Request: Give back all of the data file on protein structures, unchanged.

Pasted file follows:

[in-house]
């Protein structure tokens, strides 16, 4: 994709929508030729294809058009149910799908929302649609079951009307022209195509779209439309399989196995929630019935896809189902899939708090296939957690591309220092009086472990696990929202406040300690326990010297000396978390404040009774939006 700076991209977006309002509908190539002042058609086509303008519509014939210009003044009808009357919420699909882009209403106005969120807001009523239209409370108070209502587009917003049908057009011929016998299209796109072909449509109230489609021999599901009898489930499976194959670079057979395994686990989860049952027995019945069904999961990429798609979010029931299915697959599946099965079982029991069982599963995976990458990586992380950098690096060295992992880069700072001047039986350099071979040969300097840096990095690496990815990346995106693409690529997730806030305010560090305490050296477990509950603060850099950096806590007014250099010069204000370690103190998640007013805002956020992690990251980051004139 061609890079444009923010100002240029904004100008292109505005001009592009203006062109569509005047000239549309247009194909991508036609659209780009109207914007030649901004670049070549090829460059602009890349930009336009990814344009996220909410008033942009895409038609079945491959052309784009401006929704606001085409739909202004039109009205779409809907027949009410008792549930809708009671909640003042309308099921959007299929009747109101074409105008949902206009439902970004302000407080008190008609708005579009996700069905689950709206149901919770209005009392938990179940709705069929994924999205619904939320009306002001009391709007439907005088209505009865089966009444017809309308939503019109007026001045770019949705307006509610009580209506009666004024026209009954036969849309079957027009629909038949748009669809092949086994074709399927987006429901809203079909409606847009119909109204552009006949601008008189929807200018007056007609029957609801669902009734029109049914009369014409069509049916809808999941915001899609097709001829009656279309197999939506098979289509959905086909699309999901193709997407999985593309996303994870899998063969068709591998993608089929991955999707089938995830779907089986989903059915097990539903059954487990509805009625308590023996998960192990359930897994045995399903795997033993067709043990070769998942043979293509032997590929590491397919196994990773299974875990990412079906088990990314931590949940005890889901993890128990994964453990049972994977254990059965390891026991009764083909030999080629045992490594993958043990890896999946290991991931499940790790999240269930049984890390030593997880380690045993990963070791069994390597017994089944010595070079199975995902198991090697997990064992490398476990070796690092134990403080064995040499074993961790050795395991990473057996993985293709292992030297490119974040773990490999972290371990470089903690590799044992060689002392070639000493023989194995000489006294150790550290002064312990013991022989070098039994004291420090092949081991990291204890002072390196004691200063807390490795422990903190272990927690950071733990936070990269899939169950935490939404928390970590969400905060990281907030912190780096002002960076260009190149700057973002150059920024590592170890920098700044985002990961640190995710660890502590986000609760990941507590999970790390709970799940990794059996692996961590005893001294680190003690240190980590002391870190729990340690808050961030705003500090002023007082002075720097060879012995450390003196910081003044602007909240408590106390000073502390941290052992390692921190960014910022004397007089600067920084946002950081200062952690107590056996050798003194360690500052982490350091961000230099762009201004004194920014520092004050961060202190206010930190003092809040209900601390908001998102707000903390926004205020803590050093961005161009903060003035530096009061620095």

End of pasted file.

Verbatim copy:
[in-house]
């Protein structure tokens, strides 16, 4: 994709929508030729294809058009149910799908929302649609079951009307022209195509779209439309399989196995929630019935896809189902899939708090296939957690591309220092009086472990696990929202406040300690326990010297000396978390404040009774939006 700076991209977006309002509908190539002042058609086509303008519509014939210009003044009808009357919420699909882009209403106005969120807001009523239209409370108070209502587009917003049908057009011929016998299209796109072909449509109230489609021999599901009898489930499976194959670079057979395994686990989860049952027995019945069904999961990429798609979010029931299915697959599946099965079982029991069982599963995976990458990586992380950098690096060295992992880069700072001047039986350099071979040969300097840096990095690496990815990346995106693409690529997730806030305010560090305490050296477990509950603060850099950096806590007014250099010069204000370690103190998640007013805002956020992690990251980051004139 061609890079444009923010100002240029904004100008292109505005001009592009203006062109569509005047000239549309247009194909991508036609659209780009109207914007030649901004670049070549090829460059602009890349930009336009990814344009996220909410008033942009895409038609079945491959052309784009401006929704606001085409739909202004039109009205779409809907027949009410008792549930809708009671909640003042309308099921959007299929009747109101074409105008949902206009439902970004302000407080008190008609708005579009996700069905689950709206149901919770209005009392938990179940709705069929994924999205619904939320009306002001009391709007439907005088209505009865089966009444017809309308939503019109007026001045770019949705307006509610009580209506009666004024026209009954036969849309079957027009629909038949748009669809092949086994074709399927987006429901809203079909409606847009119909109204552009006949601008008189929807200018007056007609029957609801669902009734029109049914009369014409069509049916809808999941915001899609097709001829009656279309197999939506098979289509959905086909699309999901193709997407999985593309996303994870899998063969068709591998993608089929991955999707089938995830779907089986989903059915097990539903059954487990509805009625308590023996998960192990359930897994045995399903795997033993067709043990070769998942043979293509032997590929590491397919196994990773299974875990990412079906088990990314931590949940005890889901993890128990994964453990049972994977254990059965390891026991009764083909030999080629045992490594993958043990890896999946290991991931499940790790999240269930049984890390030593997880380690045993990963070791069994390597017994089944010595070079199975995902198991090697997990064992490398476990070796690092134990403080064995040499074993961790050795395991990473057996993985293709292992030297490119974040773990490999972290371990470089903690590799044992060689002392070639000493023989194995000489006294150790550290002064312990013991022989070098039994004291420090092949081991990291204890002072390196004691200063807390490795422990903190272990927690950071733990936070990269899939169950935490939404928390970590969400905060990281907030912190780096002002960076260009190149700057973002150059920024590592170890920098700044985002990961640190995710660890502590986000609760990941507590999970790390709970799940990794059996692996961590005893001294680190003690240190980590002391870190729990340690808050961030705003500090002023007082002075720097060879012995450390003196910081003044602007909240408590106390000073502390941290052992390692921190960014910022004397007089600067920084946002950081200062952690107590056996050798003194360690500052982490350091961000230099762009201004004194920014520092004050961060202190206010930190003092809040209900601390908001998102707000903390926004205020803590050093961005161009903060003035530096009061620095």